There is also a wandering quality in the writing itself, which can flow from recounting the day’s activities to questioning global crises to musing intimately about Birdy. This varied stream of topics is reflected in the multifaceted tone Oddný uses, from her childlike nicknames for everyone she knows (like Birdy and Owlie) to her mature meditations on what she sees wrong with her country. But like a dream, these narrative shifts grow more familiar as we fall deeper into the book and come to know Oddný’s unique style.

One key point in the text passes so quickly you could miss it, but for the fact that Oddný ruminates on it at later points in the text. She meets with a former lover in a café and, to avoid mentioning their relationship from twenty years ago, they discuss how the love of nature, which is important to Icelandic identity, might be rescued from “the claws of nationalism”:

              I said that that was absolutely right; the distinction between nationalism and patriotism wasn’t clear enough. So I came up with new alternatives, taking only twenty years to find the right terms: mó∂urjar∂arást or mó∂urjar∂arumhyggja, that is, love or care for mother earth. I find them a bit beautiful—though maybe not very manageable. Maybe it’ll take another twenty years to find better terms?

              My coffee cup was very deep and the cinnamon roll a big spiral. (162)

Indeed, it’s not the events of this book that one remembers, but the intimacy with which Oddný expresses her many passions, an intimacy that takes small details, like an Icelandic neologism or the size of her coffee cup, and uses them to shape the way she thinks about larger concerns for her landscape and the people who dwell in it.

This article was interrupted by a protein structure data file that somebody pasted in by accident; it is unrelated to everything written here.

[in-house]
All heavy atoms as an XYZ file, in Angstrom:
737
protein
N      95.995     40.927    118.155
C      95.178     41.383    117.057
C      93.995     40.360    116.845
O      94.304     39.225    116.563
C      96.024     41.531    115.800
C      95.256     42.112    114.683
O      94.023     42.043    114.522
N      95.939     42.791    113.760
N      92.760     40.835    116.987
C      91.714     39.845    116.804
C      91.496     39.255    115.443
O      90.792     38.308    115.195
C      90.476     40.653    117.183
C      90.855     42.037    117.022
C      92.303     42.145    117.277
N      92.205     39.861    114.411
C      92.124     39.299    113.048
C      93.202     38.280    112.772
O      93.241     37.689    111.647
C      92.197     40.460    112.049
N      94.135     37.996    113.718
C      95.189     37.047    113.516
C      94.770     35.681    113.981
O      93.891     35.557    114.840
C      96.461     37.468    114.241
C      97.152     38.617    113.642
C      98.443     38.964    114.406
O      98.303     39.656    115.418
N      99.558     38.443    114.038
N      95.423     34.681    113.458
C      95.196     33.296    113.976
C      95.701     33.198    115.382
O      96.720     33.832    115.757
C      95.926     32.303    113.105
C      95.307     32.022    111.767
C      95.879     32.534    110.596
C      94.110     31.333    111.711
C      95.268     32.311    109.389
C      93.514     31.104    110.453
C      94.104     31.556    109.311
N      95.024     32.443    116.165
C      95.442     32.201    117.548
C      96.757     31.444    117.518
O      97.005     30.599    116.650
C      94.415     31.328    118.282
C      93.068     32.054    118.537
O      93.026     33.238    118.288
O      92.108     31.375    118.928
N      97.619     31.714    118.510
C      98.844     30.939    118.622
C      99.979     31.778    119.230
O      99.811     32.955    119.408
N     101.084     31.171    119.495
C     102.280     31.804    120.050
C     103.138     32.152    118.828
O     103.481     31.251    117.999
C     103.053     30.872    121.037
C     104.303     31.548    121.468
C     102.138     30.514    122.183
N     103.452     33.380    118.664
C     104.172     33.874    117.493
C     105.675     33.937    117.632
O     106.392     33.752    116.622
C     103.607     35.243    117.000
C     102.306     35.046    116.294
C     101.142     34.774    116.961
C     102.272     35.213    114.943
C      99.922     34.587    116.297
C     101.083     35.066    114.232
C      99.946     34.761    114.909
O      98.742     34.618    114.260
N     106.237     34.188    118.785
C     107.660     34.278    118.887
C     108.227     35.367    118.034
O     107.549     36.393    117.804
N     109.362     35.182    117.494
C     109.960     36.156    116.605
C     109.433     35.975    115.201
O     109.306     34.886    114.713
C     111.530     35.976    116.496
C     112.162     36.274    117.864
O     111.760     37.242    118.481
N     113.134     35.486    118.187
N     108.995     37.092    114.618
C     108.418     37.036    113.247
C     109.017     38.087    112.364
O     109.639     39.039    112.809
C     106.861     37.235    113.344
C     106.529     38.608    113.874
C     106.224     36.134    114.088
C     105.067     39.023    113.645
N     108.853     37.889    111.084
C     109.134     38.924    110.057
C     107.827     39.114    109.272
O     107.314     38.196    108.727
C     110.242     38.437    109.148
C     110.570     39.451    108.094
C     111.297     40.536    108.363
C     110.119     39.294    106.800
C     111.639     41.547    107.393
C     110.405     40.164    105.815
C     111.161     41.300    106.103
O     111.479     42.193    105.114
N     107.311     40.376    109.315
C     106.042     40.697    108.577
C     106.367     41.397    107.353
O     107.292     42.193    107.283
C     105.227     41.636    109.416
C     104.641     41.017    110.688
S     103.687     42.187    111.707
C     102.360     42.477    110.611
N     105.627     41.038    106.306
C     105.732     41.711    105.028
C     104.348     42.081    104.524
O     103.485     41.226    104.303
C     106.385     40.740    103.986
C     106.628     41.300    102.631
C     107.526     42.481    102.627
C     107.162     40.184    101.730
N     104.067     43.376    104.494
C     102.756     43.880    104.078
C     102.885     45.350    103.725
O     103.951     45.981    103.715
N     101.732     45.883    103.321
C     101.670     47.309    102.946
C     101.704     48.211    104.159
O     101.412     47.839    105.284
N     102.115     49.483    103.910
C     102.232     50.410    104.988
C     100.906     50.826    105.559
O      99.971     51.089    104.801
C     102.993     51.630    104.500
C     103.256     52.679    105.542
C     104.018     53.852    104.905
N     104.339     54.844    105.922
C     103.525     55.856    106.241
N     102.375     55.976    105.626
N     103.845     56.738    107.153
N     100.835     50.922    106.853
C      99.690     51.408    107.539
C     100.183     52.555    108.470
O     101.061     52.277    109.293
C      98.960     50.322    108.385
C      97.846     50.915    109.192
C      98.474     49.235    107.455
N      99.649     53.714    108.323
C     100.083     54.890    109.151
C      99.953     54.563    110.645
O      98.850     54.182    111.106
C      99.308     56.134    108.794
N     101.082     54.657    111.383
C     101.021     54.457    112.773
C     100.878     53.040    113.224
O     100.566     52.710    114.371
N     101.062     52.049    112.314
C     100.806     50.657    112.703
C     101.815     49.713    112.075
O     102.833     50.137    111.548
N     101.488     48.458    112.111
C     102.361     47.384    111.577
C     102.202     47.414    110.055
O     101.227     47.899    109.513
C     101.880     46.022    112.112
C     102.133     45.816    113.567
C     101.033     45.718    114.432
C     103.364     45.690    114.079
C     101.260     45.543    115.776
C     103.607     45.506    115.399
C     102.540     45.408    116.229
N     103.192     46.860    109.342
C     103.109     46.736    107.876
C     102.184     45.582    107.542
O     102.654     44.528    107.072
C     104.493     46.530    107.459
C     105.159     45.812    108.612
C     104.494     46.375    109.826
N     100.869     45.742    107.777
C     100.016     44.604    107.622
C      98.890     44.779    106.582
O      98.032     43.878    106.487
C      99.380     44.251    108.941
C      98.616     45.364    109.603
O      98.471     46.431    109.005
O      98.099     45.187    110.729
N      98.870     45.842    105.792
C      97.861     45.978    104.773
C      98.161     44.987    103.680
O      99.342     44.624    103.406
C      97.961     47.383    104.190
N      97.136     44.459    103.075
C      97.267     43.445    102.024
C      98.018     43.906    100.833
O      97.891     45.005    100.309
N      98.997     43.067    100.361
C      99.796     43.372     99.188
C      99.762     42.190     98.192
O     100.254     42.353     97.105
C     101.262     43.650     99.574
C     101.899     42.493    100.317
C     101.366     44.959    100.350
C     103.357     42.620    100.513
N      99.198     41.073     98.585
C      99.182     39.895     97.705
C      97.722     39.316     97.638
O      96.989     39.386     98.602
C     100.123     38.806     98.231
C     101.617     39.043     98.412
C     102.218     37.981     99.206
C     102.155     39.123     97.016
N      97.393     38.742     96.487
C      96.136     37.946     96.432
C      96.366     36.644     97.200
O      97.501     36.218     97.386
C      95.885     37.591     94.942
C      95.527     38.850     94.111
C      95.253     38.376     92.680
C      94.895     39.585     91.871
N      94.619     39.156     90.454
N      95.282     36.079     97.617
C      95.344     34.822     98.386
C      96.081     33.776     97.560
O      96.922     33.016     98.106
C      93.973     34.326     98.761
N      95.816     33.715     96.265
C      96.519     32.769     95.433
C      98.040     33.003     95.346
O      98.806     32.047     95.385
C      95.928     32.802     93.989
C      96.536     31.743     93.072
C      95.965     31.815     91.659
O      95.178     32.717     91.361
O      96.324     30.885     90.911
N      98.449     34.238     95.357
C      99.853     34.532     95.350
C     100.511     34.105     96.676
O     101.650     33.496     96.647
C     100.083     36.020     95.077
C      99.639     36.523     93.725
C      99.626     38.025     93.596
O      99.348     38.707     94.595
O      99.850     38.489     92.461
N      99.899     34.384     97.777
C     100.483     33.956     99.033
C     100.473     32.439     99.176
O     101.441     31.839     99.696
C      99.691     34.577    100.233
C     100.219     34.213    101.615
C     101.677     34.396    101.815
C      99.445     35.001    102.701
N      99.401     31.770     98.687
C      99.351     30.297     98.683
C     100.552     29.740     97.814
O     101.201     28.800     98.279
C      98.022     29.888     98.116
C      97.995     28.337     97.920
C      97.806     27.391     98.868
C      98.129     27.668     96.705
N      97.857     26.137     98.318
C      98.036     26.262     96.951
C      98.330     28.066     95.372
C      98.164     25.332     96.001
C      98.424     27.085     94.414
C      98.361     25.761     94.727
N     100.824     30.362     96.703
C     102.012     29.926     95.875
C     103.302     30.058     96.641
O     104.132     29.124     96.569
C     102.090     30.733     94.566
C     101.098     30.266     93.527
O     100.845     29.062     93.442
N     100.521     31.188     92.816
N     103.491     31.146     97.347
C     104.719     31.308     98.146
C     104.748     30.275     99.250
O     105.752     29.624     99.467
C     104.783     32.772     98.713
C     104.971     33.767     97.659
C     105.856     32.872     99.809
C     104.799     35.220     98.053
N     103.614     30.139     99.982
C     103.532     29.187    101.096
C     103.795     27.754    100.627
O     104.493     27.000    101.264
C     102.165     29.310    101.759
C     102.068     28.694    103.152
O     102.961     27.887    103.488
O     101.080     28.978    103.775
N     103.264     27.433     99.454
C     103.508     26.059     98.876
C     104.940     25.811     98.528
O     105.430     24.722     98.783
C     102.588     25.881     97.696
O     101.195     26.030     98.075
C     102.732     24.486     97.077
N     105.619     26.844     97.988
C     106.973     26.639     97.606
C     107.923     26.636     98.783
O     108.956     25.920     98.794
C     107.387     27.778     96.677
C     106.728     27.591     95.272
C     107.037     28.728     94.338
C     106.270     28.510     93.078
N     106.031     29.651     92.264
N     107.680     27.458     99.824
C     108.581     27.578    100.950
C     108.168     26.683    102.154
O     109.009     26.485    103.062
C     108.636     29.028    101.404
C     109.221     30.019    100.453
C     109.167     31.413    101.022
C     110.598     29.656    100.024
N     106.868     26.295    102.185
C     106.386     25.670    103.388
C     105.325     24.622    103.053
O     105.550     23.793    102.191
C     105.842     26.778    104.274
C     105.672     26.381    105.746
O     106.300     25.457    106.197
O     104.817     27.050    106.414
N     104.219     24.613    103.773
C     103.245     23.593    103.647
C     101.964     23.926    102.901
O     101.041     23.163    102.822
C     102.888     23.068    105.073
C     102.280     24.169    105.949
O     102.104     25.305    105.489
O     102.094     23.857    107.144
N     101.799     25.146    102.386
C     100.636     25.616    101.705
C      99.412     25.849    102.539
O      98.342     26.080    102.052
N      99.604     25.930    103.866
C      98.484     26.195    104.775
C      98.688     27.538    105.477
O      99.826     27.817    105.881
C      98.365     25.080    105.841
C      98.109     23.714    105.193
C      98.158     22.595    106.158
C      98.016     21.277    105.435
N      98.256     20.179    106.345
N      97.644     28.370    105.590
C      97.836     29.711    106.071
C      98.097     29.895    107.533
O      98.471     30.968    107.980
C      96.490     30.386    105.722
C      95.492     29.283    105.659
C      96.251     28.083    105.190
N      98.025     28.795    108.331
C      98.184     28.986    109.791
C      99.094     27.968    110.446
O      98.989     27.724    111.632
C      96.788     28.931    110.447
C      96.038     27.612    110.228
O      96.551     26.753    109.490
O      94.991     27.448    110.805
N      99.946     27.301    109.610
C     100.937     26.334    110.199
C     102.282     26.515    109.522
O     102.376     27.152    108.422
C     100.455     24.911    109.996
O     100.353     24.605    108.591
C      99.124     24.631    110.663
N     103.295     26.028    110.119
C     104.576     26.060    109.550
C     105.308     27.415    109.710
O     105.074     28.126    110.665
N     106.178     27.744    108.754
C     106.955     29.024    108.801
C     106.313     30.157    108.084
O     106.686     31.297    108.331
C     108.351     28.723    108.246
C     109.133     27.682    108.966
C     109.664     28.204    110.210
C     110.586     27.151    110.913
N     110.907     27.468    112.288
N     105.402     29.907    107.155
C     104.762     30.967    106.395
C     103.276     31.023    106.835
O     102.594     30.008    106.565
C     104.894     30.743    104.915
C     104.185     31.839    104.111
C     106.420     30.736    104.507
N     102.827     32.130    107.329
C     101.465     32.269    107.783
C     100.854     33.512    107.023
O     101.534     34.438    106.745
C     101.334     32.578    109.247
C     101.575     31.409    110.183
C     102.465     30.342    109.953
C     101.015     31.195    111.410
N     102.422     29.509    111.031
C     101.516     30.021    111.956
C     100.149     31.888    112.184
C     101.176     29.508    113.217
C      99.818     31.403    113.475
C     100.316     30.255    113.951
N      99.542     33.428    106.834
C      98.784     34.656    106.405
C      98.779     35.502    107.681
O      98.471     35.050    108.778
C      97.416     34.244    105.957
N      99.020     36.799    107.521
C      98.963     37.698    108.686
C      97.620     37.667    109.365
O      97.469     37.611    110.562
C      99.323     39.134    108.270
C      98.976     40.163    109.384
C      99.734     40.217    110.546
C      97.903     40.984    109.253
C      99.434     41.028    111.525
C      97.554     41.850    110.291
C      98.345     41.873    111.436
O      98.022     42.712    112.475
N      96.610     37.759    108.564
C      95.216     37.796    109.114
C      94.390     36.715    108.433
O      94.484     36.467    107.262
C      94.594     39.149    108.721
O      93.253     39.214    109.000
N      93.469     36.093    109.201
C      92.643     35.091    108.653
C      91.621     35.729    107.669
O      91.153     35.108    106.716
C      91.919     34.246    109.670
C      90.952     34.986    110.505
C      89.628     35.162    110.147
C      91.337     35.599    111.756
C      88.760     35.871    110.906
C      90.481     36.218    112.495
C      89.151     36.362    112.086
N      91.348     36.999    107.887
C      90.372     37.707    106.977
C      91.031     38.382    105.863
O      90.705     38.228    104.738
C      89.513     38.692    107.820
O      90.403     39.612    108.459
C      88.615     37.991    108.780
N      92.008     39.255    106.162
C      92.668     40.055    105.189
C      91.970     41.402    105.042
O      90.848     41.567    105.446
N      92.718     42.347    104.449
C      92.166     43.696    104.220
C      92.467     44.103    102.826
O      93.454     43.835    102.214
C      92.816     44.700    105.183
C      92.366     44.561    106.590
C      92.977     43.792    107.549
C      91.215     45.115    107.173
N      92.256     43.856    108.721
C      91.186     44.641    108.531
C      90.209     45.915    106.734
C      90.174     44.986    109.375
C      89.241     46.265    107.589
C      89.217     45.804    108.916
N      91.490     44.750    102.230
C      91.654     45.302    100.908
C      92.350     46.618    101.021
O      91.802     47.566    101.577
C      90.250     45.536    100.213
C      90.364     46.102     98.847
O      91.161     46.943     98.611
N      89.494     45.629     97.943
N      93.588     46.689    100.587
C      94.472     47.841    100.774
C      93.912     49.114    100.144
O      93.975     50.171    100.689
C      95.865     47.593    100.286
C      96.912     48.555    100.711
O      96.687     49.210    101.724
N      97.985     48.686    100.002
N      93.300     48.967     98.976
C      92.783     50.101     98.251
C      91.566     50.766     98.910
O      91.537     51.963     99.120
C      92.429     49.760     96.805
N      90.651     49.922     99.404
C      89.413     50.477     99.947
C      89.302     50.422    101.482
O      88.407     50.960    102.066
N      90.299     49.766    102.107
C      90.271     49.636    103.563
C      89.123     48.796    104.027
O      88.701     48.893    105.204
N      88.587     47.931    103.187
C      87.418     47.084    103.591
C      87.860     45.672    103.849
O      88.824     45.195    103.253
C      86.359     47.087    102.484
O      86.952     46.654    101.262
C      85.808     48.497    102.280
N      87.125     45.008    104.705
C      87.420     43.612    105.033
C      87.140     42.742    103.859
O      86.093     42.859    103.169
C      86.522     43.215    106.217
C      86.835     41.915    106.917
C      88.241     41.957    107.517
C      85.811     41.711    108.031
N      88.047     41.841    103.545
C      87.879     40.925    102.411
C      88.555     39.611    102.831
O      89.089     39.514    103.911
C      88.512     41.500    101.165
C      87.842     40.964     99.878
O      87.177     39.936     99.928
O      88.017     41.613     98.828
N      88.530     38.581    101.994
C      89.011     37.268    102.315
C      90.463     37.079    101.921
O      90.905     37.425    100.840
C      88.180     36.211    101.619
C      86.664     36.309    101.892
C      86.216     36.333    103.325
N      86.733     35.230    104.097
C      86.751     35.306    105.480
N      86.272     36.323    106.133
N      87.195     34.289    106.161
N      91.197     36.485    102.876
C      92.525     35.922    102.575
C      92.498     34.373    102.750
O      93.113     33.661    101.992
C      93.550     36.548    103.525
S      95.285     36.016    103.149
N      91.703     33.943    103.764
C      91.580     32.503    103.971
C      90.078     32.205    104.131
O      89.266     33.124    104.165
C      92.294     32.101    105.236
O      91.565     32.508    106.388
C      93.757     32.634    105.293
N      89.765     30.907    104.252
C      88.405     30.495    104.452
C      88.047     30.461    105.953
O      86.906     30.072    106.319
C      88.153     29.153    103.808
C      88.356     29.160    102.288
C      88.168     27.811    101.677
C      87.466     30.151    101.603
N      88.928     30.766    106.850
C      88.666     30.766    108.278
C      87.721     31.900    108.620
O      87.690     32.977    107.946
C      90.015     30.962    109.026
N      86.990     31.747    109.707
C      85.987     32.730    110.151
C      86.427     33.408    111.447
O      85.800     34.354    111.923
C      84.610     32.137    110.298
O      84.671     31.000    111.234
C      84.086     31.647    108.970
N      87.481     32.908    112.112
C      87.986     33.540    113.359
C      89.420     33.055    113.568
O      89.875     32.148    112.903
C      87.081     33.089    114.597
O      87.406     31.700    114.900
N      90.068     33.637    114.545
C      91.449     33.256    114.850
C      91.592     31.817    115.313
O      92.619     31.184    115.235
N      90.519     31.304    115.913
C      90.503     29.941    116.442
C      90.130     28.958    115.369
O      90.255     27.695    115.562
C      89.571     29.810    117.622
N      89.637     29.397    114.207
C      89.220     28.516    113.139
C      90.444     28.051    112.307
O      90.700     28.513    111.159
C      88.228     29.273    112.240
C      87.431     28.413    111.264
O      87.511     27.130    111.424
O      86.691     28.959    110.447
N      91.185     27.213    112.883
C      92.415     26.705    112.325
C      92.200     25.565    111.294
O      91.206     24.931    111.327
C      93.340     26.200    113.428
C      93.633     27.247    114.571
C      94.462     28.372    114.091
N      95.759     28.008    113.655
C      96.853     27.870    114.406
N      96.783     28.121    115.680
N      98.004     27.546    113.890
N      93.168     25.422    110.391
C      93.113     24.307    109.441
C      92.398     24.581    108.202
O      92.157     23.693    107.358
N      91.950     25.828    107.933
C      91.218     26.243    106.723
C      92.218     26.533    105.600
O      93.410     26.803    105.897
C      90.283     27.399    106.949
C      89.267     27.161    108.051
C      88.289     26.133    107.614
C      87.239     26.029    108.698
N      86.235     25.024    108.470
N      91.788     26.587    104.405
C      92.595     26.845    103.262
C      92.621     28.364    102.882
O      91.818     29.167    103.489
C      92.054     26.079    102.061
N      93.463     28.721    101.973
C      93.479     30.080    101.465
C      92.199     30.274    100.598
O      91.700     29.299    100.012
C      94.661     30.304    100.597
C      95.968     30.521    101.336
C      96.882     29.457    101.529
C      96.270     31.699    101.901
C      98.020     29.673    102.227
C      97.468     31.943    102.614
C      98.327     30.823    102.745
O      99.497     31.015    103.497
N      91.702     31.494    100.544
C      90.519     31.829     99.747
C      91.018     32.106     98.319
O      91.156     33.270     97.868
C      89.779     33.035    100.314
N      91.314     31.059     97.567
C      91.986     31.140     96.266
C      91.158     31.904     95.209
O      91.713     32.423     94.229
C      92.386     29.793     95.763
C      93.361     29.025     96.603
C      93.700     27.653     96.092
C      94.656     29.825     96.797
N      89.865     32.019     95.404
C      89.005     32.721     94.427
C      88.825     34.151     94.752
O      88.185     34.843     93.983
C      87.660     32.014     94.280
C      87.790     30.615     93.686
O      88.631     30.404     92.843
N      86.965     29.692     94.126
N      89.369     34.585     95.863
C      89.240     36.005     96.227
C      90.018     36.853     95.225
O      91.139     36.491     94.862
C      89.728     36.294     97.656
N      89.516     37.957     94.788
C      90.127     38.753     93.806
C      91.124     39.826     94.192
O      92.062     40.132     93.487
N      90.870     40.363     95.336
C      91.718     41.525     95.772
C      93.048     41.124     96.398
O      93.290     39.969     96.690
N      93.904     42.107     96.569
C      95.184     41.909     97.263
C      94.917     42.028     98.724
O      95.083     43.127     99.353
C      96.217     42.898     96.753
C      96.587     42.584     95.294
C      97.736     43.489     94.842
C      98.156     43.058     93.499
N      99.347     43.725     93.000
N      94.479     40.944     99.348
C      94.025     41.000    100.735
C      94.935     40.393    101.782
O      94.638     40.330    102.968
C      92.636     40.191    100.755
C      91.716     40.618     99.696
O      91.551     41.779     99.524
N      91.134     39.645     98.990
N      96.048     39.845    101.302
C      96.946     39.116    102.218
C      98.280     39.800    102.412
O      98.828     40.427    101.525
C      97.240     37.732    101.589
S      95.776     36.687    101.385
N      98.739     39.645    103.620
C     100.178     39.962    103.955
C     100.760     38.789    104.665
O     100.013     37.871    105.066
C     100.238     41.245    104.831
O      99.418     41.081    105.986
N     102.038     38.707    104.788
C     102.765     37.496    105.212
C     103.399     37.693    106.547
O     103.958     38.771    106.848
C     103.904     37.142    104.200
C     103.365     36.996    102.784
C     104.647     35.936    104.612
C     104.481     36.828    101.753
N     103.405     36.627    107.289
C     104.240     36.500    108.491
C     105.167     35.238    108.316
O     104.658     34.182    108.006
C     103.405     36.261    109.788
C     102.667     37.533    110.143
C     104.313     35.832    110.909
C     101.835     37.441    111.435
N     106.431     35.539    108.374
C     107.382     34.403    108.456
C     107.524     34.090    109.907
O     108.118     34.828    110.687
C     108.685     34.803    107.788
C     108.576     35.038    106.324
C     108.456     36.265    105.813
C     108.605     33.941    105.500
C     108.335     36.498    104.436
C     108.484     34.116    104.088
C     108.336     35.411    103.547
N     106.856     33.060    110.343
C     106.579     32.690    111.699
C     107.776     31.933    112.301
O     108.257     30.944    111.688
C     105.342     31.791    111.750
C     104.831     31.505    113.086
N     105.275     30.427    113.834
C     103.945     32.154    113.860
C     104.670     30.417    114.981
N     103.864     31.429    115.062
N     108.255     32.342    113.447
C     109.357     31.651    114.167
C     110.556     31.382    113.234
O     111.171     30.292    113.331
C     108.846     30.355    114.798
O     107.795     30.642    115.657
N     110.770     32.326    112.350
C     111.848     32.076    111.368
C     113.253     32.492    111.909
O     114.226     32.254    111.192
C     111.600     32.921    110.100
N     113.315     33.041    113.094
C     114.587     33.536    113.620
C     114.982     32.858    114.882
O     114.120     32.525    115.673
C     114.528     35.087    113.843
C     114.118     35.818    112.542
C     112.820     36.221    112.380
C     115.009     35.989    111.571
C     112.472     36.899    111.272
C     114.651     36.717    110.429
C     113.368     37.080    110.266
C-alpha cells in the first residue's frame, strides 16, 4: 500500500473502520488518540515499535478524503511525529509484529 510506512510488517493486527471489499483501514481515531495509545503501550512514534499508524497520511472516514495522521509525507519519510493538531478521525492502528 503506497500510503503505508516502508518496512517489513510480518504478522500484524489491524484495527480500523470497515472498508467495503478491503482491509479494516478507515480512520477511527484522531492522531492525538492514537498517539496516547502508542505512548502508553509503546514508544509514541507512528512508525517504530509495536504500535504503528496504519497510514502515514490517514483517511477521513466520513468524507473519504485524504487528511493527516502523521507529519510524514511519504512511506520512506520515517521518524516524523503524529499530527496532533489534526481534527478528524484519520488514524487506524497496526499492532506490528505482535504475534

Philip Roughton seems to have been keenly aware of the importance of letting the text speak for itself. He doesn’t try to guide us through the writing—he pushes us in headfirst. For example, while the book is filled with references to Icelandic writers and historical personalities from the Icelandic sagas, Roughton was not tempted as other translators might have been to illuminate these references with paratextual devices like footnotes or a glossary. While it seems these references would probably be familiar to Icelanders, the intimate way in which Oddný speaks of these names alongside those of her own ancestors and living relatives evokes the closeness she seeks with her land and its history.

Roughton masterfully achieves this complex voice in his translation, with a diverse range of spot-on word choices that show the many sides of Eir’s humor and wisdom. One amusing moment comes when Oddný and her friends discuss how they might translate Snoop Dogg lyrics into Icelandic after seeing him in concert:

In the taxi on the way home, I suggested to Birdy that we translate Snoop’s lyrics into Icelandic, and asked whether we couldn’t just translate Doggystyle as ‘a dog’s mannerism.’ He asked in surprise whether I really didn’t know what doggystyle meant. Oh, not the way a dog is? I asked. No, in general, it means the sex position from behind. Oh, I completely missed that. (157)

Like a stream of improvised rap lyrics, Eir’s words in Roughton’s rendering come through unabashed and free of the self-consciousness that can often hamper writing that’s all too aware it’s going to be read, an effect that left me wondering at times whether I was actually reading a diary that was never meant to be published. When a paragraph break is all that signals a sudden shift between topics or styles, we have the refreshing experience of writing that doesn’t have to explain itself, but rather that merely continues in its flow as it pulls us along for the ride.

Eir, Oddný. Land of Love and Ruins. Tr. Philip Roughton. Brooklyn, NY: Restless Books, 2016.


Read Amanda Sarasien’s review of Christiana Hill’s translation of One Hundred Twenty-One Days by Michèle Audin.